Lessons learned from a peer review of bedside teaching

Acad Med. 2004 Apr;79(4):343-6. doi: 10.1097/00001888-200404000-00011.


While evaluating bedside teaching by attending physicians on the Mayo Clinic's general internal medicine hospital services, the author learned that peer review enhances an understanding of teaching for both observers and subjects of peer review. In this article the author offers five insights derived from his and two colleagues' observations of bedside teaching during a six-month period in 2002. These are (1) the value of peer review to observers, (2) the apparently unlimited number of teaching strategies, (3) the prevalence of missed opportunities to provide feedback to learners, (4) the art of asking questions effectively, and (5) the possible relationship between a teacher's maturity and successful bedside teaching. Regarding the art of asking questions, he encountered four common problems (e.g., the underutilization of questions), but also found that accomplished teachers pursue a course of co-discovery by asking questions alongside their learners. Finally, he learned that experienced attending physicians often demonstrate teaching sessions focused on psychosocial aspects of care, the use of simple questions, and a willingness to expose their own inadequacies.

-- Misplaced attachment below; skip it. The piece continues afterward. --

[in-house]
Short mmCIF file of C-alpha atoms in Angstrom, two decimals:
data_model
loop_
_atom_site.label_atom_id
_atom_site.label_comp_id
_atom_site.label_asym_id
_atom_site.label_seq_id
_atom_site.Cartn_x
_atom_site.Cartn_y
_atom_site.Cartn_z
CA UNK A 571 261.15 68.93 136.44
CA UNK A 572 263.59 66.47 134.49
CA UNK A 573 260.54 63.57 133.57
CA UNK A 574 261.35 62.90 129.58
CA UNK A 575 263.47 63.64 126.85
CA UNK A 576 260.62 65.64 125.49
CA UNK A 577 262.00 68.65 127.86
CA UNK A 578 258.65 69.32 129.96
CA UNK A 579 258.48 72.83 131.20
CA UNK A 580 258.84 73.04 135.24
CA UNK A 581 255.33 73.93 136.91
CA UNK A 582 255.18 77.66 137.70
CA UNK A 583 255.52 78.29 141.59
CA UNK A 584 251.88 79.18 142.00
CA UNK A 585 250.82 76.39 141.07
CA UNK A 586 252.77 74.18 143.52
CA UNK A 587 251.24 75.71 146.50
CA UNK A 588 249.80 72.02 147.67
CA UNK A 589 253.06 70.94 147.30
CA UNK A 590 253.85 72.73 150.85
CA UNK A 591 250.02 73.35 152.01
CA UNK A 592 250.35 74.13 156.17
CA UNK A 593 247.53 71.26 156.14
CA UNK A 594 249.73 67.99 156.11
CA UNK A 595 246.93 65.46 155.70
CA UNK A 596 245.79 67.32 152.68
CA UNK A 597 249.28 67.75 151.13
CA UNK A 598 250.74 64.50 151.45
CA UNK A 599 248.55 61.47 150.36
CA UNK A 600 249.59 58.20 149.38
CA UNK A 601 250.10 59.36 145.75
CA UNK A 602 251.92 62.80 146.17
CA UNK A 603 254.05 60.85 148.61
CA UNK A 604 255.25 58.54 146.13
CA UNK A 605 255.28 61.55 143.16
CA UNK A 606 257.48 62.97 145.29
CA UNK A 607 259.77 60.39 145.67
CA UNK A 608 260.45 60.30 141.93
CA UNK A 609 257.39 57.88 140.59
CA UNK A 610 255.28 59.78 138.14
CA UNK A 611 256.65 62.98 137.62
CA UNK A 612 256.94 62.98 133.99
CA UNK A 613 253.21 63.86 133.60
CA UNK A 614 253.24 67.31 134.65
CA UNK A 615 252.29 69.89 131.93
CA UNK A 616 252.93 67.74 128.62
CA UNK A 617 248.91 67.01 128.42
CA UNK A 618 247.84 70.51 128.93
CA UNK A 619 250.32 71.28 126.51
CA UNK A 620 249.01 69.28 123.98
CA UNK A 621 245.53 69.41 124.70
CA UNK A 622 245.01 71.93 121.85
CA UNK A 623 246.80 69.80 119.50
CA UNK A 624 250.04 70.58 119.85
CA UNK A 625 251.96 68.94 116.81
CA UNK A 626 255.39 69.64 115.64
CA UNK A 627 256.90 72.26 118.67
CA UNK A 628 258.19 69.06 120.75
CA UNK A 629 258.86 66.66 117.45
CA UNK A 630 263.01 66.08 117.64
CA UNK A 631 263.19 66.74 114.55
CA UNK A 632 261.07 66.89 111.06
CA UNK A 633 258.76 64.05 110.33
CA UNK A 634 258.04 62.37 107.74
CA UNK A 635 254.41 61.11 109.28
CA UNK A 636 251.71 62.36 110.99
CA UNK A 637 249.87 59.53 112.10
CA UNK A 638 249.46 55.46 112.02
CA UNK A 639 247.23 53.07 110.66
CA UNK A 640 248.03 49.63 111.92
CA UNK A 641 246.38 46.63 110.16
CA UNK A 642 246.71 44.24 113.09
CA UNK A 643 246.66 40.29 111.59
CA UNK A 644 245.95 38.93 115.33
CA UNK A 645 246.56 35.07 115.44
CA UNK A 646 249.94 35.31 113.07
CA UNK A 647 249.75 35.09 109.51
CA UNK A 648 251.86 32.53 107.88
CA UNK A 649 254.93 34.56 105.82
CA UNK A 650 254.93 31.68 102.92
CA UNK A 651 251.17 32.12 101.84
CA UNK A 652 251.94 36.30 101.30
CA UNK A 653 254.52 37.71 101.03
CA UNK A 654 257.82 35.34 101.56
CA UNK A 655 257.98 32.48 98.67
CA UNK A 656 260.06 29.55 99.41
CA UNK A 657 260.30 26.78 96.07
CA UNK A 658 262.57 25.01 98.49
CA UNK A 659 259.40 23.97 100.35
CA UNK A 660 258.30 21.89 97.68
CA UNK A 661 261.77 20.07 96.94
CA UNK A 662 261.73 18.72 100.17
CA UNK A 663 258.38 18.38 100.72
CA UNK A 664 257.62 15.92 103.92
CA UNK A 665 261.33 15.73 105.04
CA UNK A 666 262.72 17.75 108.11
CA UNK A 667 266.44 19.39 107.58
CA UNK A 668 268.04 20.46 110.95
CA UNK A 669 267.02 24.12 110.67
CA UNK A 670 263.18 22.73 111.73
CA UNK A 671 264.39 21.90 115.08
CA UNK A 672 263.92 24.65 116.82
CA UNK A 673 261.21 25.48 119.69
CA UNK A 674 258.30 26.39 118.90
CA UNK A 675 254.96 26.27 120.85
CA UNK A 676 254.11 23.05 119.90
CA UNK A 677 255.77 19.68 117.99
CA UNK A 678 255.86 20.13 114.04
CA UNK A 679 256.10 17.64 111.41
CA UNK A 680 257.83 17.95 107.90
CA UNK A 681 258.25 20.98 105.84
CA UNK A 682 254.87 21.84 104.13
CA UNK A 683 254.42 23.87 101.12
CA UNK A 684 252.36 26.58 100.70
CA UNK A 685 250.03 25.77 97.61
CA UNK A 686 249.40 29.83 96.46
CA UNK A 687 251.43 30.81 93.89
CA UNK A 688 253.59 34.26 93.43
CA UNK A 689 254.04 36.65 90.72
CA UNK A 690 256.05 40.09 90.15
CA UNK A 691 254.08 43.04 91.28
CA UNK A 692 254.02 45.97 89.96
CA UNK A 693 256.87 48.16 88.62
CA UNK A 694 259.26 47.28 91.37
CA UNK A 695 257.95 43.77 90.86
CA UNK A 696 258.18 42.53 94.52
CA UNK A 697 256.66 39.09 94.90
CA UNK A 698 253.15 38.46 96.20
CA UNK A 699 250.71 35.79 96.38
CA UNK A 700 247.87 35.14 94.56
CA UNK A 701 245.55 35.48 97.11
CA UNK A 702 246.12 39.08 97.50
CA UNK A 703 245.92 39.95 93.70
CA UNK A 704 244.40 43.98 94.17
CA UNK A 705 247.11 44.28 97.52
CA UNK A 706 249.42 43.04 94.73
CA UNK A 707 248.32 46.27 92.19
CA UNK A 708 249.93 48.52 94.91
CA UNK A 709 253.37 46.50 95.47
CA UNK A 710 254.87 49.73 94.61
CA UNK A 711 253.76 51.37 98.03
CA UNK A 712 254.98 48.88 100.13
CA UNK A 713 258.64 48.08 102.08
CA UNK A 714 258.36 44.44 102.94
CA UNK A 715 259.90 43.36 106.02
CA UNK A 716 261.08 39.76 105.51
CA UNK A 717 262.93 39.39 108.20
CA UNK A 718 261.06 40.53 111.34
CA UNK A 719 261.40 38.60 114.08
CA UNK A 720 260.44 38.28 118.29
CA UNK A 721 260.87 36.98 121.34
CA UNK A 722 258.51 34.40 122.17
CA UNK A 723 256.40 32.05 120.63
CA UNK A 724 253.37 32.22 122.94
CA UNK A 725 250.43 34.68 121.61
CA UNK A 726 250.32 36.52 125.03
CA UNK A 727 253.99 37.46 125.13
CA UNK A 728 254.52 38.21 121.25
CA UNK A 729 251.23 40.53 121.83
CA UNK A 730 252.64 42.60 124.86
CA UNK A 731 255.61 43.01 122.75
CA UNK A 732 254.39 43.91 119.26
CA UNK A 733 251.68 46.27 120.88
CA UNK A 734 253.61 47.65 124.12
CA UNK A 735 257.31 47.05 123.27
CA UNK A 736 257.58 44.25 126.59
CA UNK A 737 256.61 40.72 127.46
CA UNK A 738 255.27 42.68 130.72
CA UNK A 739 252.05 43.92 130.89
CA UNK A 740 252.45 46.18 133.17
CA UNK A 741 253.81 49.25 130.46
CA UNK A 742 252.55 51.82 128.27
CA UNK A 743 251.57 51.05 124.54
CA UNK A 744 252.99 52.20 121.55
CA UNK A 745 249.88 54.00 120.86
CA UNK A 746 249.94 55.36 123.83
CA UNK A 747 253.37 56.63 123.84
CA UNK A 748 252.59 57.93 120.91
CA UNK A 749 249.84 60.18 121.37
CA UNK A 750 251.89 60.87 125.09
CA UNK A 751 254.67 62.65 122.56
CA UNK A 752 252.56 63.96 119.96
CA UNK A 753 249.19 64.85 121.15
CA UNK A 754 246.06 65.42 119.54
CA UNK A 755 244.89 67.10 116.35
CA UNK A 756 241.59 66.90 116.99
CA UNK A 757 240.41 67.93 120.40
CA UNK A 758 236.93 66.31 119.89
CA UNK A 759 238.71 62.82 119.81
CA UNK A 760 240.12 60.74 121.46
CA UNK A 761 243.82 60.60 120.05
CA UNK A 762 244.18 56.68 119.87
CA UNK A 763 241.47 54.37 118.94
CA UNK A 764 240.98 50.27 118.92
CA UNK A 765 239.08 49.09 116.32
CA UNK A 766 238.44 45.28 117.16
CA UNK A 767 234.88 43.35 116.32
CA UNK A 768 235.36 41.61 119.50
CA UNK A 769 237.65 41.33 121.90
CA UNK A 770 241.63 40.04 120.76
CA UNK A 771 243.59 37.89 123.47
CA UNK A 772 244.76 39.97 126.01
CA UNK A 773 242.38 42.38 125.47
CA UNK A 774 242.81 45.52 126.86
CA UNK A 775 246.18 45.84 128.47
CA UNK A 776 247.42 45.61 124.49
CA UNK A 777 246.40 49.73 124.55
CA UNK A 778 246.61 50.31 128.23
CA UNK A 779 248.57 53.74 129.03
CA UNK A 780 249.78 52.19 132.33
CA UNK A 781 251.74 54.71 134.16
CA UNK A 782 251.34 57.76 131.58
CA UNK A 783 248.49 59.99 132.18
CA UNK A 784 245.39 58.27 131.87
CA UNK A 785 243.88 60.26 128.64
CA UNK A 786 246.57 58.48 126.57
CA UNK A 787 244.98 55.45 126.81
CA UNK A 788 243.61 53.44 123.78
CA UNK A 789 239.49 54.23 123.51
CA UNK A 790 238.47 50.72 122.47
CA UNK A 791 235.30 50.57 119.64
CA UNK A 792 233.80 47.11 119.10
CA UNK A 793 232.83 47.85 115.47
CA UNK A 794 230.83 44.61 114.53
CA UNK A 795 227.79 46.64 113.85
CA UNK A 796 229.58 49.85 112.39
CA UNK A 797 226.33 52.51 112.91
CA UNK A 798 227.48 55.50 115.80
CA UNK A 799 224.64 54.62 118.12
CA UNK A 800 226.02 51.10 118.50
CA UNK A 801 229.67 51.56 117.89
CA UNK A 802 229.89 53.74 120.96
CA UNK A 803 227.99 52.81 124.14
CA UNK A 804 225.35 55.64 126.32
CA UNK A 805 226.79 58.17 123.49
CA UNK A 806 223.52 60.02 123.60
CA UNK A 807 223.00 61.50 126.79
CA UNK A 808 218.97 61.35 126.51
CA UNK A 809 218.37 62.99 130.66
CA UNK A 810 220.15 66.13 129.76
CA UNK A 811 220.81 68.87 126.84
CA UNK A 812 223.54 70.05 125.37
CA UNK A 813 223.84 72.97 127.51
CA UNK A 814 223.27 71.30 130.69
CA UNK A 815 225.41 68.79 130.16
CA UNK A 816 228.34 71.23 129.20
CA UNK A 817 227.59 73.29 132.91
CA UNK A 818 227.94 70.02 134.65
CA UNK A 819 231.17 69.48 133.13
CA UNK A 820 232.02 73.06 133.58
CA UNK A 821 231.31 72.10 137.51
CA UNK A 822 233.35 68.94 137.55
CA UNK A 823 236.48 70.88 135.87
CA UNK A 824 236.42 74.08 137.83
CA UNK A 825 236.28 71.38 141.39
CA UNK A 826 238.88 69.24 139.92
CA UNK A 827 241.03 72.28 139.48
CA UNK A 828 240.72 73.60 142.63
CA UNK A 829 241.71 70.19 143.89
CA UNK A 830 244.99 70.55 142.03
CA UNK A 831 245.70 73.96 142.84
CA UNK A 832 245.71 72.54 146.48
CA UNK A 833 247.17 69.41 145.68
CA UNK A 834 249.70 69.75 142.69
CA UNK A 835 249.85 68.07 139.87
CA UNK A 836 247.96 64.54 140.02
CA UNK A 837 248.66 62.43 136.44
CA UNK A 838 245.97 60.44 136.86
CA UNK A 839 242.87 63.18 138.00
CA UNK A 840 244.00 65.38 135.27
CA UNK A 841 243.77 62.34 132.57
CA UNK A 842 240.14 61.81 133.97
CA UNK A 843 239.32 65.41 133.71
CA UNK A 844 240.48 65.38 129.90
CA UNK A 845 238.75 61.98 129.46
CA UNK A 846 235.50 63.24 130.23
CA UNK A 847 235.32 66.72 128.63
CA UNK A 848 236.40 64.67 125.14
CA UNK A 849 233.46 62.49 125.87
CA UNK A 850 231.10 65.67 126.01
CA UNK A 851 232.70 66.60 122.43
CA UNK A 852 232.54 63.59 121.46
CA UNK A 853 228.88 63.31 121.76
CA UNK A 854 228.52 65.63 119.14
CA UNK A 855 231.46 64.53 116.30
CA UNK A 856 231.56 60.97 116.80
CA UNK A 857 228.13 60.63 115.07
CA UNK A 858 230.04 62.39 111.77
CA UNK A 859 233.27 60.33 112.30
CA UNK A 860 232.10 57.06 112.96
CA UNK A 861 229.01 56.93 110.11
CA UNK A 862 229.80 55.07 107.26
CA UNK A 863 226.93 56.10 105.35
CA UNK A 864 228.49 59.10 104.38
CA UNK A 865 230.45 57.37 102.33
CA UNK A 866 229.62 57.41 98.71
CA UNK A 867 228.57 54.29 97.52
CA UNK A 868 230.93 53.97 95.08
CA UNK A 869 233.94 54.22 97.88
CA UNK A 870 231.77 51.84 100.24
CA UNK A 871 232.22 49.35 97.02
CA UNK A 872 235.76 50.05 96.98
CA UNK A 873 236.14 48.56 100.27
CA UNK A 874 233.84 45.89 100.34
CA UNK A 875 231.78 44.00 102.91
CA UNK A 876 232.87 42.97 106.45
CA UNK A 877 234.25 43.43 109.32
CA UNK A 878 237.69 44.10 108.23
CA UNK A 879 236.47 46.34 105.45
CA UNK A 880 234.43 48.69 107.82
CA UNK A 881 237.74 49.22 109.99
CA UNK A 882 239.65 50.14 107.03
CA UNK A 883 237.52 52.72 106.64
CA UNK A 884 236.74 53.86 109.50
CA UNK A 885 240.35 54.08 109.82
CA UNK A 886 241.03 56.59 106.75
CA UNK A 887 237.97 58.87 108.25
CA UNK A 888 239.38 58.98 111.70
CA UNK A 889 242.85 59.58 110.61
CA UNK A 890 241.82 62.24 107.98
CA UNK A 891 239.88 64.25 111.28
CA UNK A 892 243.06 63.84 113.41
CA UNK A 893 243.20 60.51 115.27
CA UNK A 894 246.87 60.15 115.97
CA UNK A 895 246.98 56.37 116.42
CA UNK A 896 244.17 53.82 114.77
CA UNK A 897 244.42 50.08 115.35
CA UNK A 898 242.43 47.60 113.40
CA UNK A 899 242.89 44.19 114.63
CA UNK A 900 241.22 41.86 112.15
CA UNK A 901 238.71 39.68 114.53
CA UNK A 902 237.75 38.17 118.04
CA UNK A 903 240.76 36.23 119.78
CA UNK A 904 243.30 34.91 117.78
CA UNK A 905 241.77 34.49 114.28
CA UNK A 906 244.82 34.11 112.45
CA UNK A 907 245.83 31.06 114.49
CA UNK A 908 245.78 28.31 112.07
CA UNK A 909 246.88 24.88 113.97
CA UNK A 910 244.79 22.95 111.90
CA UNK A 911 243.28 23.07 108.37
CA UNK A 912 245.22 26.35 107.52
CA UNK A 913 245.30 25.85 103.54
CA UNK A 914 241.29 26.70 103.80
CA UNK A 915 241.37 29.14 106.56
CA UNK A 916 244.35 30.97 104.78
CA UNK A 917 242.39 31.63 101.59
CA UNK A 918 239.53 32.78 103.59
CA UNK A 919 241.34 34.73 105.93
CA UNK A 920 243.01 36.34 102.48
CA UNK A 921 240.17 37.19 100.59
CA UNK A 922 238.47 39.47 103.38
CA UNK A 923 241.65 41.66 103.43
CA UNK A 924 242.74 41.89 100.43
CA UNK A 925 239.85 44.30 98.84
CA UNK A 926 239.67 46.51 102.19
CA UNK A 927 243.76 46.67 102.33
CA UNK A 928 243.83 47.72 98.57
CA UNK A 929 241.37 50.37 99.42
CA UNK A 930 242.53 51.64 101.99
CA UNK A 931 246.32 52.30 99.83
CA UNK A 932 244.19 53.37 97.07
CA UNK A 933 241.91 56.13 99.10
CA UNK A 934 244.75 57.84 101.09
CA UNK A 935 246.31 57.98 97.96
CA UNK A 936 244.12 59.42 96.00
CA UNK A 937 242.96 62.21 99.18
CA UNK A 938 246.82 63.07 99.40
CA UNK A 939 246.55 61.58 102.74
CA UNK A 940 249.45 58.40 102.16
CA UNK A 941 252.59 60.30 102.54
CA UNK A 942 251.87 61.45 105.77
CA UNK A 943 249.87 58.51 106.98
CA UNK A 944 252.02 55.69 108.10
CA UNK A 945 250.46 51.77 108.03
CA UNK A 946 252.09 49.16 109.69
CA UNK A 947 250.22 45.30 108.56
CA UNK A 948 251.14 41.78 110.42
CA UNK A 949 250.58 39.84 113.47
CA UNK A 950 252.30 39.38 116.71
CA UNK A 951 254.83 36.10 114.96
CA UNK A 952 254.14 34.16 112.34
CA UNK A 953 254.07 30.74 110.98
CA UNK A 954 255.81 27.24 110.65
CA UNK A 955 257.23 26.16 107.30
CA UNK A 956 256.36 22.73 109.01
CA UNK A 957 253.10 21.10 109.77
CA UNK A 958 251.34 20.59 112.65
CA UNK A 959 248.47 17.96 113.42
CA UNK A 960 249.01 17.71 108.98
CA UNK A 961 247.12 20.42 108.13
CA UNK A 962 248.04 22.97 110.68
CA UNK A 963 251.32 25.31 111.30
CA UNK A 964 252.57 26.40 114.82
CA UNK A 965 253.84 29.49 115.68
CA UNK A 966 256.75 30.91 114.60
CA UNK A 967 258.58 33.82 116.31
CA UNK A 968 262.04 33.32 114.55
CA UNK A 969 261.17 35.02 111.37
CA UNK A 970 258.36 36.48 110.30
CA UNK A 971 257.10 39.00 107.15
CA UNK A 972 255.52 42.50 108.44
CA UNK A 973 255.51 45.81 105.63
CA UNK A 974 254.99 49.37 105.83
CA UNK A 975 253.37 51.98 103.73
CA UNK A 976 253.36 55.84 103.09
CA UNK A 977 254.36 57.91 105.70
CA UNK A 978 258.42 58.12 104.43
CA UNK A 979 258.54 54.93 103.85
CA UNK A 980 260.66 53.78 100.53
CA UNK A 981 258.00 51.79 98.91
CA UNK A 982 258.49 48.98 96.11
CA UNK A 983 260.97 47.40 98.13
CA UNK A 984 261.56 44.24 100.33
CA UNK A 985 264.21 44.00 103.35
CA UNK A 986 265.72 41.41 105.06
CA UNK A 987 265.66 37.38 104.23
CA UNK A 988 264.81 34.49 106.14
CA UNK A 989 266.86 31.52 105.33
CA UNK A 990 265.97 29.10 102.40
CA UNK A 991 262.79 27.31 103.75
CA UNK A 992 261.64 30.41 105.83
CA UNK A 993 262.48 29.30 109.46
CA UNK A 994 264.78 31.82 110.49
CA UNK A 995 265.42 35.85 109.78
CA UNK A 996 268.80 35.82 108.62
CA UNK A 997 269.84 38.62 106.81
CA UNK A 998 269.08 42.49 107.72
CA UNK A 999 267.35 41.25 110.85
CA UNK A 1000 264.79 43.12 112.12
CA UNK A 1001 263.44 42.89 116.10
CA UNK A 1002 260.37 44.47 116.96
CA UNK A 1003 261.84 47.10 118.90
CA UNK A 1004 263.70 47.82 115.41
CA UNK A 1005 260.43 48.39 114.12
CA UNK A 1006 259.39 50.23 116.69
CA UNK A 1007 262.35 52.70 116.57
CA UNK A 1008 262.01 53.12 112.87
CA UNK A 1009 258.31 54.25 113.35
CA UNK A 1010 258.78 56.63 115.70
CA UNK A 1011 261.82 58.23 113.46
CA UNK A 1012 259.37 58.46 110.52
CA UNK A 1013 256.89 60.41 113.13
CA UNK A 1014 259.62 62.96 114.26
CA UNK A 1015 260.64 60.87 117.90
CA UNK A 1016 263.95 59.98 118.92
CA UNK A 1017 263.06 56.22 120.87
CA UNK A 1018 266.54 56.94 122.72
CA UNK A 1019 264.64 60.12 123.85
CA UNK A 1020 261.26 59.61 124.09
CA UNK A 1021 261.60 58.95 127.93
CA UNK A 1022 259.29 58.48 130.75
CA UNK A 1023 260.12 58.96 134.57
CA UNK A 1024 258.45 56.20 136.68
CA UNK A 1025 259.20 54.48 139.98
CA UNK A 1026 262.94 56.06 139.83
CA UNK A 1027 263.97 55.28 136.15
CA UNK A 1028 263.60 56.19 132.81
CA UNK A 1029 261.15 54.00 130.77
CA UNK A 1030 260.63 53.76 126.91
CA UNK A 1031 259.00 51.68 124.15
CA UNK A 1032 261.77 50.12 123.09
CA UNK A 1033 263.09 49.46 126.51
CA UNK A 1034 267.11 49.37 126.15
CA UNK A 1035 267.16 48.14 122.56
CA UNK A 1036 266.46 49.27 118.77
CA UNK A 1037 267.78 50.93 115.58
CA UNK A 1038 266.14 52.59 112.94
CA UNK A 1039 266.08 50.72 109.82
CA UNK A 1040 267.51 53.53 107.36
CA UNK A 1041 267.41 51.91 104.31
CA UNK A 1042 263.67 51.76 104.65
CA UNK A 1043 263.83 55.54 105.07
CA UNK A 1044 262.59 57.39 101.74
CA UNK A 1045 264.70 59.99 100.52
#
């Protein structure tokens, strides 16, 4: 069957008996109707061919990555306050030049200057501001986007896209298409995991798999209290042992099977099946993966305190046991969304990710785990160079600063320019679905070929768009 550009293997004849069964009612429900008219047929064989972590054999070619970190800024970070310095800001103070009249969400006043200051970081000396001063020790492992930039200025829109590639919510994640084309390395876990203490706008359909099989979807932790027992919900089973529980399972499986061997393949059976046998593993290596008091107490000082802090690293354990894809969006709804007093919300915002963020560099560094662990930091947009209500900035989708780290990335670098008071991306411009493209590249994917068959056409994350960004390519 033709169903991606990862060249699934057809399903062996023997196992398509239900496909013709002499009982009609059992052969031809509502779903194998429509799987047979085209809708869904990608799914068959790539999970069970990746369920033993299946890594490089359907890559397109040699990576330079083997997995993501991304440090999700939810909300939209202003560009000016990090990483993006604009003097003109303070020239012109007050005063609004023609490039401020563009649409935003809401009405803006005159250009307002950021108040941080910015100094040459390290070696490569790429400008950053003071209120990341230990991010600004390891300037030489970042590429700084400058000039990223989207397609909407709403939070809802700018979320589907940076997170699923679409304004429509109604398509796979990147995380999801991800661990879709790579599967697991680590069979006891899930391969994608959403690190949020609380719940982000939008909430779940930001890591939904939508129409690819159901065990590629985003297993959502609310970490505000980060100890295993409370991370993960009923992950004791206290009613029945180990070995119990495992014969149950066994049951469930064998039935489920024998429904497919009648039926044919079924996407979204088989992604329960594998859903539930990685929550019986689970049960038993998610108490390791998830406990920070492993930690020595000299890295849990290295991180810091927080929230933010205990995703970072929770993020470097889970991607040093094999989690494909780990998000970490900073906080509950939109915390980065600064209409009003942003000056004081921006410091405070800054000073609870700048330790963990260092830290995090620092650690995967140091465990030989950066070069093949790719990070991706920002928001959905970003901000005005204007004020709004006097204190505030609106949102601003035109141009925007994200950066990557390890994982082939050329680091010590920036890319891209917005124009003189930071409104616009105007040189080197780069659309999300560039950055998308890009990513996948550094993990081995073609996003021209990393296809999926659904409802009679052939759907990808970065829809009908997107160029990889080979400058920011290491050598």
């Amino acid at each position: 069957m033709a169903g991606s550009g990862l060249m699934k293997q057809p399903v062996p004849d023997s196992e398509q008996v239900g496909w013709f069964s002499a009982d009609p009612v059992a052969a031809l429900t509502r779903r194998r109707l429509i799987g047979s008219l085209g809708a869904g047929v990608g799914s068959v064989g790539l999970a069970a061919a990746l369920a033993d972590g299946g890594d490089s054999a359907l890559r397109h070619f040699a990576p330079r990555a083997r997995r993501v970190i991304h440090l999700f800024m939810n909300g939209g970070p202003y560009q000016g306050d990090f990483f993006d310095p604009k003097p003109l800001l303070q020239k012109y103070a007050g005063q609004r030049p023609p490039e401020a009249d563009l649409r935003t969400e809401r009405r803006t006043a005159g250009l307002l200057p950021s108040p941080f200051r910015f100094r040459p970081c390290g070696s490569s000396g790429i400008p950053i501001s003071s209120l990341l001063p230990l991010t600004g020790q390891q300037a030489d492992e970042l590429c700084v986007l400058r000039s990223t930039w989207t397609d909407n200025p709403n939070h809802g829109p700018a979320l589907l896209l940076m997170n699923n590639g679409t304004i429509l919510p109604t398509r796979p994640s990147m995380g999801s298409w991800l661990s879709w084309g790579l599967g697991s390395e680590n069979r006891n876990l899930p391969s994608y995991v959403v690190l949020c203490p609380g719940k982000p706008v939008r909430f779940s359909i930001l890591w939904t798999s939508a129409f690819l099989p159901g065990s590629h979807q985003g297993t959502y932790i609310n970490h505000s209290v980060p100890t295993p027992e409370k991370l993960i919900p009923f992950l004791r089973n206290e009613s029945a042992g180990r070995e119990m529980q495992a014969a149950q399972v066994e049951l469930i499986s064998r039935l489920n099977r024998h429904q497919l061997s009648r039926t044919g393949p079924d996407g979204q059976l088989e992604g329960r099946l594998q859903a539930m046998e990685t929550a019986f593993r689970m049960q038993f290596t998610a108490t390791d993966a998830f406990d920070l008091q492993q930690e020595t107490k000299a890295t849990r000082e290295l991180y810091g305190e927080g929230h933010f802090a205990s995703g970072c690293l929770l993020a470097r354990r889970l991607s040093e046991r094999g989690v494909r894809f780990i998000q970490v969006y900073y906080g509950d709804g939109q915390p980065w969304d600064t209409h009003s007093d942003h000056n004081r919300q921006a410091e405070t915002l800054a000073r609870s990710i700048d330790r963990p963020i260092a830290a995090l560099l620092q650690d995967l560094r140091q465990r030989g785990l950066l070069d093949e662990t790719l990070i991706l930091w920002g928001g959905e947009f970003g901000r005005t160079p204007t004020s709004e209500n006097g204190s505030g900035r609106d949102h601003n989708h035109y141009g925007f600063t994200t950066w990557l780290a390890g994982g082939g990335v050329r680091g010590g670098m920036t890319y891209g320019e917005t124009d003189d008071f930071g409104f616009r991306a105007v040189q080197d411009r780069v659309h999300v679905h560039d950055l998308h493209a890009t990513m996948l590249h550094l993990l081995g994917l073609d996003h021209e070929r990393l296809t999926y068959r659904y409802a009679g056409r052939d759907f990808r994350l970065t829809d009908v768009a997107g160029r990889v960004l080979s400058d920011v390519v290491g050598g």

MeSH terms

  • Clinical Competence
  • Education, Medical / methods*
  • Feedback, Psychological
  • Humans
  • Peer Review*
  • Teaching / standards*
  • United States